Now, I don’t have the book in front of me, but I am reminded of the book Think and Grow Rich, by Napoleon Hill. If I recall correctly, he talks at some point(s) about the importance of keeping one’s word or speaking the truth. Or maybe I’m thinking of The Four Agreements, in which I know for a fact the author Don Miguel Ruiz outlines the importance of what he calls “being impeccable with [one’s] word.”

“Impeccable,” by the way, comes from a Latin word, meaning “not liable to sin.” An impeccable word is free of sin.

The way I see it, breaking vows erodes the strength of one’s soul. You make a habit of being disingenuous, of saying things that you have no intention of following through upon, of being careless in word and in deed. There is some Biblical support for this, I think:

“Better not to vow than to vow and not pay.”

— Ecclesiastes 5:5

Keep those words and deeds in line, dear readers! Keep that soul strong, exercise the power of your will, that you may have more dedication to offer to God.

Peace be upon you.

Day 132

Shucks. The power just went out, and with it goes my internet access.

Just now, for a moment, some people in the apartment complex went outside, heading out into the lightning-filled sky to escape the darkness of their homes.

For a moment, I looked at the angry sky, and I understood why man fears God.

For a moment, I wondered how the world would end.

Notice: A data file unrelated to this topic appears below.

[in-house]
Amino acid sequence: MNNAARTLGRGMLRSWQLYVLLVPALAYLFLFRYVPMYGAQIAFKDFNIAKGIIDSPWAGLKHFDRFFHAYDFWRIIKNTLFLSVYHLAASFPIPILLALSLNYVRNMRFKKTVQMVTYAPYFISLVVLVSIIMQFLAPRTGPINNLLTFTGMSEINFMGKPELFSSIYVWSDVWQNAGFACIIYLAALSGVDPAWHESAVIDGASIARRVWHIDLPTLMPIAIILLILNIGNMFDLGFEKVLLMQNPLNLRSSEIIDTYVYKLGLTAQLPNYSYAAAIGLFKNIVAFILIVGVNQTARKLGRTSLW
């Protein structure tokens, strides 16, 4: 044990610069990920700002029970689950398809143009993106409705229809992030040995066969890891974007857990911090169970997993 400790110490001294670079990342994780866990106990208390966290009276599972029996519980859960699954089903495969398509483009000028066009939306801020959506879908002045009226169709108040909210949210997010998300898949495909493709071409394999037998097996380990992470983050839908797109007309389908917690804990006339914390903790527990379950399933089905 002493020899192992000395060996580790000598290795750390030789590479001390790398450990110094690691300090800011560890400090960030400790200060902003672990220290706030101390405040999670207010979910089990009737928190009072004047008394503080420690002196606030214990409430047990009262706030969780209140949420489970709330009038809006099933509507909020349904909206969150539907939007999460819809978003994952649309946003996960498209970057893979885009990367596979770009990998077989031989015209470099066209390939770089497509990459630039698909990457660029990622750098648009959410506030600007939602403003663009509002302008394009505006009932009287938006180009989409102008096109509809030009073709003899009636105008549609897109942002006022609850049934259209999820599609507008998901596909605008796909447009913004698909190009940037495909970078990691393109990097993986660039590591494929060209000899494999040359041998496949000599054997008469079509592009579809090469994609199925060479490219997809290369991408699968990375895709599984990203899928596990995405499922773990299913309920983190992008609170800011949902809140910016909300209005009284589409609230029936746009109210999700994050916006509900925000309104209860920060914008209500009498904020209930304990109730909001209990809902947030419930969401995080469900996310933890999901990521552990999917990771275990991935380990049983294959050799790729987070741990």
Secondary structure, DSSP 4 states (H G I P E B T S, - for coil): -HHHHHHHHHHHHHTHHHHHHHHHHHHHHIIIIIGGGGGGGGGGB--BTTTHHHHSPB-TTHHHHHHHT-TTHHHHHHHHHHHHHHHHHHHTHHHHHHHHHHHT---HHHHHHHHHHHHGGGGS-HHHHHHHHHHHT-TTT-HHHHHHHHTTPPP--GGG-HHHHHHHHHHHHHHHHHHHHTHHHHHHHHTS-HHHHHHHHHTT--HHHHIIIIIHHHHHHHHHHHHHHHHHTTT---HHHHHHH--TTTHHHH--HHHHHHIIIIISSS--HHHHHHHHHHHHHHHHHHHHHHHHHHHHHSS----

Lightning struck hard in the distance, and I could hear the distant thunder rumbling in waves toward me. Lights flickered and the power came back on. I’m back inside now, and behind me, electrical discharges cascade across the sky while trees thrash about in the wind. I can hear the excited voices of the neighbors and their young girl as they discuss the storm.

I feel very small. But it’s somehow more than that. I feel very mortal.

The power just went off and on again. Darn router is going to keep resetting.

Meanwhile, my partner sleeps in blissful ignorance. She’ll figure it all out tomorrow, or perhaps when I come to bed.

Numbers 15 is interesting, and I found the contrast between “unintentional sin” and “presumptuous sin” to be interesting: when unintentional sin is committed, the community gets together to make a sin offering, but when someone commits a presumptuous sin, he shows that he has “despised the word of the Lord… [and] that person shall be completely cut off; his guilt shall be upon him.” (Numbers 15:31)